That verse makes me so happy. God would fundamentally, ontologically change his people. The very core of their being would be radically altered, and a spiritual heart transplant would take place.
Dead hearts gone. New hearts sutured into place.
Hearts that had the commands of God burned upon them. Hearts that had the law written within rather than upon tablets of stone. Hearts that were no longer deceitful above all things or desperately sick.
In John 16:13, Jesus told his disciples:
When the Spirit of truth comes, he will guide you into all the truth, for he will not speak on his own authority, but whatever he hears he will speak, and he will declare to you the things that are to come.
Now, to be clear, in context I think Jesus was talking about their apostolic ability to guide the church in truth after he departed.
But this also gives us insight into the role of the Spirit in our lives.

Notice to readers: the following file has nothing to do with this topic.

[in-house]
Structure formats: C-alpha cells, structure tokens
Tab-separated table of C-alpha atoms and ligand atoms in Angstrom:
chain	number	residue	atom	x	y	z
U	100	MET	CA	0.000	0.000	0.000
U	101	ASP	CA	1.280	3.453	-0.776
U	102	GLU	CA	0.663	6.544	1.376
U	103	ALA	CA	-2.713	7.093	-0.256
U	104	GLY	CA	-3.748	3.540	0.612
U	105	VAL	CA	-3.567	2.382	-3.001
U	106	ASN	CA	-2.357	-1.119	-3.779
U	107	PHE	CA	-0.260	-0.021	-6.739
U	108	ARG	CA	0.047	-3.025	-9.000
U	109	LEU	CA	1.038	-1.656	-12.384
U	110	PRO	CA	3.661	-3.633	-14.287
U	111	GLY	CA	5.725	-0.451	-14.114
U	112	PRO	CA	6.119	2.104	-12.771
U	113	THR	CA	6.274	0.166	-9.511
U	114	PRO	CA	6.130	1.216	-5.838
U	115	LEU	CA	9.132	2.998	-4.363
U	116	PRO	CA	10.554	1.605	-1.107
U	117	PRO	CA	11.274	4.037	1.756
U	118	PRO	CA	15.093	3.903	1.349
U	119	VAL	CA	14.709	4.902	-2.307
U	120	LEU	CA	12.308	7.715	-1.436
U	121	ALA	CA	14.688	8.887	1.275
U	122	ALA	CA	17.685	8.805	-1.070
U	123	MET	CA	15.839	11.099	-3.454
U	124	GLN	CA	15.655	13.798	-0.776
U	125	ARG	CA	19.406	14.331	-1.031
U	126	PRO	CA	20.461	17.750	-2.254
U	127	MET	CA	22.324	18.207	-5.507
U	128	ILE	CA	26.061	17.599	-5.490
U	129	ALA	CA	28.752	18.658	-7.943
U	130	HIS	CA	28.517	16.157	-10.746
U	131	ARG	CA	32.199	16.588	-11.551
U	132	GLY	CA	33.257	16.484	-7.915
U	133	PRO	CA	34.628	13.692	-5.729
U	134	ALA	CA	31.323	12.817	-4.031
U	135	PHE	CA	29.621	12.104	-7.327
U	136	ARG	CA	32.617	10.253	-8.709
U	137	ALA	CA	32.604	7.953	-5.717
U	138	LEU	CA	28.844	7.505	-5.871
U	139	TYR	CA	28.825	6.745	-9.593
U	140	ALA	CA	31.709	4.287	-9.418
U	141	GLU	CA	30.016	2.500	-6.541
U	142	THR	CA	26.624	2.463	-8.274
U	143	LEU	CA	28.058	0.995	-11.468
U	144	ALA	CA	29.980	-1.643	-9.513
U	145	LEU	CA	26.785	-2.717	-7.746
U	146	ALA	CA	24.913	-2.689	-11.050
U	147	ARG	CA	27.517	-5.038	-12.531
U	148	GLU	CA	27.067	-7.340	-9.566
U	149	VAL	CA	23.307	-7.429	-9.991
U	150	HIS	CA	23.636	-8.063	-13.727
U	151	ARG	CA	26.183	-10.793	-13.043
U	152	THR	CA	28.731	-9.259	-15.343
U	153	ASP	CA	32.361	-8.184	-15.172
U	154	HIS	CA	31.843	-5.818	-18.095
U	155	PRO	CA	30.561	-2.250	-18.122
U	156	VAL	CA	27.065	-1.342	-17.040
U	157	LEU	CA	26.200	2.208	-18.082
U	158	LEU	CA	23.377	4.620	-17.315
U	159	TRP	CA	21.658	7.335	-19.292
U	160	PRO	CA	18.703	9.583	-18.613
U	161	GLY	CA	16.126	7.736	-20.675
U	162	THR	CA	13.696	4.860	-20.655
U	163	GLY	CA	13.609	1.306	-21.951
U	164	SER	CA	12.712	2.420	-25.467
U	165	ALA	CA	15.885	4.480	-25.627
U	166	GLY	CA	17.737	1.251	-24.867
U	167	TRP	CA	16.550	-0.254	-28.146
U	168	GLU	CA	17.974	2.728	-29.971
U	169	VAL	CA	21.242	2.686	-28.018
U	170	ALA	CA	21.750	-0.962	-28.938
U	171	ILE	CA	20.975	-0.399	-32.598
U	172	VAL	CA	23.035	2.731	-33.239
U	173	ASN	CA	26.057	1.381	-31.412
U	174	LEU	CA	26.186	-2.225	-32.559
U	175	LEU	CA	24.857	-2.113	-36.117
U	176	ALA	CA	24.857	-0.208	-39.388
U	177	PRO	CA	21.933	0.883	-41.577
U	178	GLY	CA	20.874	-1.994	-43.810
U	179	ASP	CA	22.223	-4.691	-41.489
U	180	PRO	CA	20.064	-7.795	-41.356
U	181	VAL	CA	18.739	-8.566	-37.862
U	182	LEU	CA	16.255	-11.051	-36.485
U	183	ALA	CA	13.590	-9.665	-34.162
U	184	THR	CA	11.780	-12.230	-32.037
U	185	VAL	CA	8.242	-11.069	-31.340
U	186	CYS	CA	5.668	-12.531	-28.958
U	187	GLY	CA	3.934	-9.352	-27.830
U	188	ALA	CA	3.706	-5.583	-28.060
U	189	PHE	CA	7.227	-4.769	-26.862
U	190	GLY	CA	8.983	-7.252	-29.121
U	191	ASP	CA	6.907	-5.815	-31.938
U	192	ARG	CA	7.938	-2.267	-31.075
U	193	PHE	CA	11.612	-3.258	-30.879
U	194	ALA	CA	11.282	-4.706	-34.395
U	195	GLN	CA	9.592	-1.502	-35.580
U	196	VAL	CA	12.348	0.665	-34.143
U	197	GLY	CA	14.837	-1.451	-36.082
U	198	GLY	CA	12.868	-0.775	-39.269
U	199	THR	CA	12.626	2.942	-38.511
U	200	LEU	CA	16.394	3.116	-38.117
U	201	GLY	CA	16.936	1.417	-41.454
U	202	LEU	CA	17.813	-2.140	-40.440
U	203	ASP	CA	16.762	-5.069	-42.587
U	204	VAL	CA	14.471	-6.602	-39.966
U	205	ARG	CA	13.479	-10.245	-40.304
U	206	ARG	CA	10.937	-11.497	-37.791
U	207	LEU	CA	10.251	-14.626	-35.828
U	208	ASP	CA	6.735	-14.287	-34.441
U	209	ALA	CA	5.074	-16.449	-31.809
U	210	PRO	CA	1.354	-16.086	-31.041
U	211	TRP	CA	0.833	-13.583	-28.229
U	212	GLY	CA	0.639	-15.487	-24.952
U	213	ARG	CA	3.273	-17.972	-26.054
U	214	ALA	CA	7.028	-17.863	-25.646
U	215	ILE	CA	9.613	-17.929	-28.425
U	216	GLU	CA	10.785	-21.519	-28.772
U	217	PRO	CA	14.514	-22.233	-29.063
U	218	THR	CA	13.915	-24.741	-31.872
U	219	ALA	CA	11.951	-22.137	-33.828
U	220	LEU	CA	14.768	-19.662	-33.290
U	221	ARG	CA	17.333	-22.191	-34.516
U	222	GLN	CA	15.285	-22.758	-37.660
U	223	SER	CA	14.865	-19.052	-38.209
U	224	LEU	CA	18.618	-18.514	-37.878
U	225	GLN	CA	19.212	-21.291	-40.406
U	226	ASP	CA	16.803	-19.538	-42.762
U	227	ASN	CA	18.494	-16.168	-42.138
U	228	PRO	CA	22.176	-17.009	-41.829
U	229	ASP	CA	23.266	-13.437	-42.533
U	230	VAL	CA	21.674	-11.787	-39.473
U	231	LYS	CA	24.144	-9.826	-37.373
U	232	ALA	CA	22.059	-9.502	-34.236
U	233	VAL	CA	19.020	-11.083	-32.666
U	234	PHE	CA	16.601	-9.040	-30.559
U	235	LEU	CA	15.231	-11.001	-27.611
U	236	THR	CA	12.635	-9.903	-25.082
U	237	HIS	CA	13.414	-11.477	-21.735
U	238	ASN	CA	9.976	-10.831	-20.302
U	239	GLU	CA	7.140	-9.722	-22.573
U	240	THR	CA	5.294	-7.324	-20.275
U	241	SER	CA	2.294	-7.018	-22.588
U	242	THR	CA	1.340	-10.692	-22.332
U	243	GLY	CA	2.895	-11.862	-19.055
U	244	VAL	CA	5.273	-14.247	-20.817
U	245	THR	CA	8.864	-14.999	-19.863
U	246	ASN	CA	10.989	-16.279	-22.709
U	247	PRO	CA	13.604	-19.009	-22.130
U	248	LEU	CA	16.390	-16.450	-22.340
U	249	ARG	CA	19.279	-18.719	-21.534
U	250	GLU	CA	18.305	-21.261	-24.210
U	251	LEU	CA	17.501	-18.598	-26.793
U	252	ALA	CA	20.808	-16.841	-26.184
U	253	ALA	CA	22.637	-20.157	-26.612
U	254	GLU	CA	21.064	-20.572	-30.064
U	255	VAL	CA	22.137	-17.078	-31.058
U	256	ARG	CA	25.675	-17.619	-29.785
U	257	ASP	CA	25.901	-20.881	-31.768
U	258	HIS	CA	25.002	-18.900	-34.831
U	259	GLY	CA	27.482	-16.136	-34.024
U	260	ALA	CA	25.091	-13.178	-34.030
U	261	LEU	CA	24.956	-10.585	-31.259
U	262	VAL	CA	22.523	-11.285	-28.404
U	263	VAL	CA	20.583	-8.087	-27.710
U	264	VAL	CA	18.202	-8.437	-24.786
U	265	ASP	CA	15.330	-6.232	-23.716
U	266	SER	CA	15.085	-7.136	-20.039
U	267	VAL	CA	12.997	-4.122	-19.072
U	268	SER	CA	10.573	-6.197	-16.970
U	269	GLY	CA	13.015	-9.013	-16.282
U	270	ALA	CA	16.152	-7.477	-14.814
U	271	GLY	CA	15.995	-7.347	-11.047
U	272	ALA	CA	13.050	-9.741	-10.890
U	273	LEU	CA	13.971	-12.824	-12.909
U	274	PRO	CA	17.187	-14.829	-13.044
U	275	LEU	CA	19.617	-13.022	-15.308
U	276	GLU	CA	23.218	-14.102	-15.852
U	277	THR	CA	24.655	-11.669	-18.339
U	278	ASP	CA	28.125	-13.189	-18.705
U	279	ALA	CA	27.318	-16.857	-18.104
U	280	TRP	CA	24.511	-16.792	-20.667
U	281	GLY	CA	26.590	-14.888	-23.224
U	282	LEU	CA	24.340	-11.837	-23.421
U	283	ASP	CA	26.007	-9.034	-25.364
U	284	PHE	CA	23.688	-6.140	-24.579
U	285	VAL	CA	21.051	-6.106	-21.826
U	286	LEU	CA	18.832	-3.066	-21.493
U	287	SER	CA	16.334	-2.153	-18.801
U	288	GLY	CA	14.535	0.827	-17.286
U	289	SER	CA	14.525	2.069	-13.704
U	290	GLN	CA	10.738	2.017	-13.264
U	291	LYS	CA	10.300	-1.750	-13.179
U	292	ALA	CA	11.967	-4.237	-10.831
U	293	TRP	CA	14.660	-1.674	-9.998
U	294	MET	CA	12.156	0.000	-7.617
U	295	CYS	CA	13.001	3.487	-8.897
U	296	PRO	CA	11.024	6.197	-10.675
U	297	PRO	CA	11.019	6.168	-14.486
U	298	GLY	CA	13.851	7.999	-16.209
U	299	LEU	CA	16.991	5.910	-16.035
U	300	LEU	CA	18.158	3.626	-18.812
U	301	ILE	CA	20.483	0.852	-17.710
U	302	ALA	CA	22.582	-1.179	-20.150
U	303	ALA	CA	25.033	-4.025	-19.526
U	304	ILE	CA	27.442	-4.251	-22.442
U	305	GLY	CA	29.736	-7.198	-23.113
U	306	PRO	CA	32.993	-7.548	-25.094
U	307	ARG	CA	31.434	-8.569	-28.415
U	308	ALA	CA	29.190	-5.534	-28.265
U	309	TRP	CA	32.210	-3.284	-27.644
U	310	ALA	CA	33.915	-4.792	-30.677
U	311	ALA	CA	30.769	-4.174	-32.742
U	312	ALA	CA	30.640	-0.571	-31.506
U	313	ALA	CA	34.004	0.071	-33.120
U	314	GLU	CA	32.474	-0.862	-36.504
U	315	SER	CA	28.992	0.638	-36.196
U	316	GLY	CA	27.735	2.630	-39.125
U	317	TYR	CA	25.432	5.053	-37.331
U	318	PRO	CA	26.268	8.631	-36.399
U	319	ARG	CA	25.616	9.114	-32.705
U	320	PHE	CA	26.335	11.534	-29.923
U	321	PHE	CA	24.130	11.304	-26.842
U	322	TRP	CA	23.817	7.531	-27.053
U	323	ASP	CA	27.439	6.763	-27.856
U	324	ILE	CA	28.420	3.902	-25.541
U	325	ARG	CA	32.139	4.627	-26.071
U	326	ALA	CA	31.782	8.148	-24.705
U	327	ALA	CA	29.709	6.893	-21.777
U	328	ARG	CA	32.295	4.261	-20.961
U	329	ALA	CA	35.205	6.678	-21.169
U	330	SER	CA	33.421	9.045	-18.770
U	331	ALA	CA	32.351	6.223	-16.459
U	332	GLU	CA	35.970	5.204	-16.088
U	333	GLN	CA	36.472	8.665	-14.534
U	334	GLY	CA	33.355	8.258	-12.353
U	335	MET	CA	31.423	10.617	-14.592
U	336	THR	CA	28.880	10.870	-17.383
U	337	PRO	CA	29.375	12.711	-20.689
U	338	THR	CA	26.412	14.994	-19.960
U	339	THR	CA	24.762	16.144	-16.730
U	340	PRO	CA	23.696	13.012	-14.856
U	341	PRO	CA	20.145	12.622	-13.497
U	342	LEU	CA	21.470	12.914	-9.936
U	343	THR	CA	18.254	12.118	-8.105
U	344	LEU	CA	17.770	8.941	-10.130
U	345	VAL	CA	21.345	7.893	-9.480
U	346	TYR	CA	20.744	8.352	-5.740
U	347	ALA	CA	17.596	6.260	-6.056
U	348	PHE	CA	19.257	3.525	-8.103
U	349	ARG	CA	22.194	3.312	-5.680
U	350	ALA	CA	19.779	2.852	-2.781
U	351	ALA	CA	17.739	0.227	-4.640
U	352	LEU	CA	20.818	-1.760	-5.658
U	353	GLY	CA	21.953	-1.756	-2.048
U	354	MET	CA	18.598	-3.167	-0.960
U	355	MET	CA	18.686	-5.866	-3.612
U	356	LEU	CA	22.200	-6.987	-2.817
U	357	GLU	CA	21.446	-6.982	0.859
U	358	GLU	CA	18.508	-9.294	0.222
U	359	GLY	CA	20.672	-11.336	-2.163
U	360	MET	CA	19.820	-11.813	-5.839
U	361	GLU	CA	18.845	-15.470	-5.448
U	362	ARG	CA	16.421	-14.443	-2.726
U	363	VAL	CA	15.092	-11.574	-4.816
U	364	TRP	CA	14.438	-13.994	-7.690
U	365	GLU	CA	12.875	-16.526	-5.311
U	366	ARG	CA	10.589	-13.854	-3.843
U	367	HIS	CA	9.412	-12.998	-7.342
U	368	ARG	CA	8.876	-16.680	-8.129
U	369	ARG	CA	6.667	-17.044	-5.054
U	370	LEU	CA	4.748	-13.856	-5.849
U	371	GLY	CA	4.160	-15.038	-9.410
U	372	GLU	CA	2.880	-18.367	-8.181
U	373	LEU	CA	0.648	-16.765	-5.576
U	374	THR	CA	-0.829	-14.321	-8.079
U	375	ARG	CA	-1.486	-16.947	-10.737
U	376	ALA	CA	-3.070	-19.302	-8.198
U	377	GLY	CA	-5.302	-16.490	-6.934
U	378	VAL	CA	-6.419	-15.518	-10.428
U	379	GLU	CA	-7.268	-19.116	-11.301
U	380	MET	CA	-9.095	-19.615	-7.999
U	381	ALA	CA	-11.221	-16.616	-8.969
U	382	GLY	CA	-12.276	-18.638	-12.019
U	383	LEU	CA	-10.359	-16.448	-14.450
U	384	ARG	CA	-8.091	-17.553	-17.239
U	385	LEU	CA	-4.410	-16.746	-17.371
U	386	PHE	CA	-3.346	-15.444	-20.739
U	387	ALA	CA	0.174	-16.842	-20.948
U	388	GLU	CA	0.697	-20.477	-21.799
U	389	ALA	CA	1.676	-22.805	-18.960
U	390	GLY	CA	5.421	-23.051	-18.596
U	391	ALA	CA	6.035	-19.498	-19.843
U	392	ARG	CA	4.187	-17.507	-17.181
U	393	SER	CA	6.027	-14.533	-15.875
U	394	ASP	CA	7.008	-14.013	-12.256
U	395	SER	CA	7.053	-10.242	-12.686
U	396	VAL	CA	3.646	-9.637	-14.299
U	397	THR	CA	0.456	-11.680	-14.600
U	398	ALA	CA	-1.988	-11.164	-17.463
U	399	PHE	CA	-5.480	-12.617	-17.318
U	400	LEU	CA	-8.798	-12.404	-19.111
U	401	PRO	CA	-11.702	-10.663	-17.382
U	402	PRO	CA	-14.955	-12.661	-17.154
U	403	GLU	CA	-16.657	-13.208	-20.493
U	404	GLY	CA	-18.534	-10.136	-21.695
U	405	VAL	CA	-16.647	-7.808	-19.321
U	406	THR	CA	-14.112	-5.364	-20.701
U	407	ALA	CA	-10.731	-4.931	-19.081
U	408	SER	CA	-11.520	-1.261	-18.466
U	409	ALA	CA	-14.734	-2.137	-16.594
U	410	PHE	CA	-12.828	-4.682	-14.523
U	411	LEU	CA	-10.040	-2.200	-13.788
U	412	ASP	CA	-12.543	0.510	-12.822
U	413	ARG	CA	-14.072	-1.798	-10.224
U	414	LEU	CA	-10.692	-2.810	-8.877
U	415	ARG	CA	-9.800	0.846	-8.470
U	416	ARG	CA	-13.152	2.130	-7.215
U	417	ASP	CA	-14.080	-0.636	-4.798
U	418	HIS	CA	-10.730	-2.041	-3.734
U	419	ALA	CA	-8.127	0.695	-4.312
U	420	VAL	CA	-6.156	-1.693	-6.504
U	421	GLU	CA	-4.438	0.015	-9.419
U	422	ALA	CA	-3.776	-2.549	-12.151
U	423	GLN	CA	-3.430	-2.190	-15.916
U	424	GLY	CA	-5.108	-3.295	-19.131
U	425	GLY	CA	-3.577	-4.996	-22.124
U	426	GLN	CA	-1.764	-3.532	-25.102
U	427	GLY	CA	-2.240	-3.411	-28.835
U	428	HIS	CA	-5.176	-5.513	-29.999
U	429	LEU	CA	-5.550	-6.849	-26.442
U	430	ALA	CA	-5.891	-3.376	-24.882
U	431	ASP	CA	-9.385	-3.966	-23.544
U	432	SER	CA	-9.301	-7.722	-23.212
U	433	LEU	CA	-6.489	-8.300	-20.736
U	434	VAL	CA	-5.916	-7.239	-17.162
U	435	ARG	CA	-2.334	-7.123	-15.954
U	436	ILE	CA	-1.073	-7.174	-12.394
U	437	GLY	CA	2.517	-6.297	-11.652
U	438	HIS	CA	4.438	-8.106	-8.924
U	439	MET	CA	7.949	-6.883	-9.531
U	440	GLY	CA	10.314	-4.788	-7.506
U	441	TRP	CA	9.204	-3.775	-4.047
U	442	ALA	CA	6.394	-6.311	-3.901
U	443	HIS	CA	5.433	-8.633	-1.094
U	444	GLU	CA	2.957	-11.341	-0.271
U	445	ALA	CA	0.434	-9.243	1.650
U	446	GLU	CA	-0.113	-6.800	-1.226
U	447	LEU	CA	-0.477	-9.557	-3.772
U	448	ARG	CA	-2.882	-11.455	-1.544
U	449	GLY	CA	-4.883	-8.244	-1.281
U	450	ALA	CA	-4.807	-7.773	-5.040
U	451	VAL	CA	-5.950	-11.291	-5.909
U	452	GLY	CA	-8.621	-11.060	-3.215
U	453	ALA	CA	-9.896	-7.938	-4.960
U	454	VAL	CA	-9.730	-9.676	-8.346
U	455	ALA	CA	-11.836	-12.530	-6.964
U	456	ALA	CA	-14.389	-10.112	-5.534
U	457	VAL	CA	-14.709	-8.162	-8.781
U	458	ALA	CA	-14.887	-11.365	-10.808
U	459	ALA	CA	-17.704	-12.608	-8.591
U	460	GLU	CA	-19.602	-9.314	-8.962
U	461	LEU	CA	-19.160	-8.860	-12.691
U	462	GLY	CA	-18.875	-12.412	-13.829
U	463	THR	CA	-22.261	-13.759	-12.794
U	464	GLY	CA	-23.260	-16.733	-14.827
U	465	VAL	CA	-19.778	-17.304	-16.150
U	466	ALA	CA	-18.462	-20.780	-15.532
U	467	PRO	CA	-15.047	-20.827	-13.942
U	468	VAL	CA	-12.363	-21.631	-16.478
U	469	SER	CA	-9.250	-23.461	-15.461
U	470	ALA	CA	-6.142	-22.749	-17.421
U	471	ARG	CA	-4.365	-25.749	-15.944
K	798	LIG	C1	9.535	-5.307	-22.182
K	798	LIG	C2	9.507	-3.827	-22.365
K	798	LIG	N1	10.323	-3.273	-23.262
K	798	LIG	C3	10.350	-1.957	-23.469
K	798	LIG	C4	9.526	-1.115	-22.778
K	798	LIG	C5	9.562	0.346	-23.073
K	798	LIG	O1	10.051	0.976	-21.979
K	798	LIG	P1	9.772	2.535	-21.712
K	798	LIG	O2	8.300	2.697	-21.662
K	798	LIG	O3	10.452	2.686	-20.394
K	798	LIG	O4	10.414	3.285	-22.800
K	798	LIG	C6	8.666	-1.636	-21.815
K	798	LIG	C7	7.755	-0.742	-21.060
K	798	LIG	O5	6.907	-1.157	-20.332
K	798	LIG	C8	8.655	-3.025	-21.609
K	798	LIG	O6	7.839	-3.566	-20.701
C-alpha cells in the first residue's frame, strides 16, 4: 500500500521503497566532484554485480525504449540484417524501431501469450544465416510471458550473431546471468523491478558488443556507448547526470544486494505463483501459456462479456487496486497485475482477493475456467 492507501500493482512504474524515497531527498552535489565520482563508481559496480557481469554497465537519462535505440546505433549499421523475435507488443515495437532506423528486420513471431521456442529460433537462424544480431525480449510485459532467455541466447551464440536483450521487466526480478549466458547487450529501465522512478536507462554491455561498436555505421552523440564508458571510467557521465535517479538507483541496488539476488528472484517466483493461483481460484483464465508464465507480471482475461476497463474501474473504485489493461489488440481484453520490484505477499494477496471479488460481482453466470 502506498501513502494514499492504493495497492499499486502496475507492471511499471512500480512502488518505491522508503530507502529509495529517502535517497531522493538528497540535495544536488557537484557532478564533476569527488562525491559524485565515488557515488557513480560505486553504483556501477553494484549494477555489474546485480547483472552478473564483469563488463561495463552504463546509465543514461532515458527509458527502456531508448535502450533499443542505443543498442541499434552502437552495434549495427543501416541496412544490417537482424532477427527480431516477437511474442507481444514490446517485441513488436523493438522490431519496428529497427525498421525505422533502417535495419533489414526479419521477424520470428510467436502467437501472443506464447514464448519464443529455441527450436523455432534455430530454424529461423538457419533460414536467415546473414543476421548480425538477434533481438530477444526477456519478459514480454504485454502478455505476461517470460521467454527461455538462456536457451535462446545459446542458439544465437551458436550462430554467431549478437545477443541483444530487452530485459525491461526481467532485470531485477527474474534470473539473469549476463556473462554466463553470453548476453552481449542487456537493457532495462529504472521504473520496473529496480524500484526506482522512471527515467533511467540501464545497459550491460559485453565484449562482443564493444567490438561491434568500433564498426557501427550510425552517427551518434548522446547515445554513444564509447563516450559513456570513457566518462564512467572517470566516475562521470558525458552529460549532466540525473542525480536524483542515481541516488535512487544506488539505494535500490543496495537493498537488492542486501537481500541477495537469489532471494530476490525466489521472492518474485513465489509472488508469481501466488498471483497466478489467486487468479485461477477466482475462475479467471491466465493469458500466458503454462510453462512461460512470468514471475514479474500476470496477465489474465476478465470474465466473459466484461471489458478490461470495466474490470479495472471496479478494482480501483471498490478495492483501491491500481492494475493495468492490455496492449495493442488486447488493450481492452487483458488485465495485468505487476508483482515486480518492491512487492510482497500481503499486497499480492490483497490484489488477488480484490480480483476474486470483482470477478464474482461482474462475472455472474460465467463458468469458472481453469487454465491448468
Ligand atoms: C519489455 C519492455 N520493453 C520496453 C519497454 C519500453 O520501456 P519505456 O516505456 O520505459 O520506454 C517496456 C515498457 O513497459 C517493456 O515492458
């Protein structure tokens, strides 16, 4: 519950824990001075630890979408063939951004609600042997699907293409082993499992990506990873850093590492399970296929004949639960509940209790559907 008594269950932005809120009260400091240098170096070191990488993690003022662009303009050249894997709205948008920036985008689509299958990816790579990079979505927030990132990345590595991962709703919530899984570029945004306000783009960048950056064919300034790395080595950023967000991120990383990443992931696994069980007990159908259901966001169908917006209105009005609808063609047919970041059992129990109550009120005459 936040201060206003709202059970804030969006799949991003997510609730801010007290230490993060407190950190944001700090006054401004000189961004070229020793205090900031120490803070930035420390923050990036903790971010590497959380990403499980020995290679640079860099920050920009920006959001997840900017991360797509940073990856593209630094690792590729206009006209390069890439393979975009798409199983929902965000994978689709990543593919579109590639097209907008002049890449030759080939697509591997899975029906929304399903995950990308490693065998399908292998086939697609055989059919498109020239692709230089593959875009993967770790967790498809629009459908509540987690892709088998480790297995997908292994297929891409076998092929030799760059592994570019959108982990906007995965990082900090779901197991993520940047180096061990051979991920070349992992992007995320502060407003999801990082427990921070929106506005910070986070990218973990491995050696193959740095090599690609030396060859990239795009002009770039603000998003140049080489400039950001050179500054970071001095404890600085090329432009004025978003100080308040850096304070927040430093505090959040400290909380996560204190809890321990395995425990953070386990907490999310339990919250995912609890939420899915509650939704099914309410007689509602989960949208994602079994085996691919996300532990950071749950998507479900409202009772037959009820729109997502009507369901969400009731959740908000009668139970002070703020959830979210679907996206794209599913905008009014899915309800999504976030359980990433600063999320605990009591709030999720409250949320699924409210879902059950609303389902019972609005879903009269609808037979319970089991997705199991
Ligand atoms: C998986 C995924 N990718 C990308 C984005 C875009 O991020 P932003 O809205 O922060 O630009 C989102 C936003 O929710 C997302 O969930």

He guides us into truth. He convicts us of sin and righteousness. He pursues us when we wander, like the Hound of Heaven. He is faithful when we are faithless. He shepherds us when we stray outside the sheepfold.
We have the Holy Spirit within, and that deeply, fundamentally, powerfully changes everything.
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Yes, I once had a heart that was dead, deceitful, and desperately sick.
I have a heart that is alive. I live in Christ and he lives in me, and never the two shall part.
Can I still be deceived by sin? Of course. James makes that clear. Is it possible for a believer to dive headlong into catastrophic, sinful muck? Sure. I’ve seen it again and again, and it’s devastating.
But (and this is crucial), my fundamental disposition is not toward being deceived by sin. The Holy Spirit aggressively militates against that happening.
That changes everything.
And I couldn’t more grateful.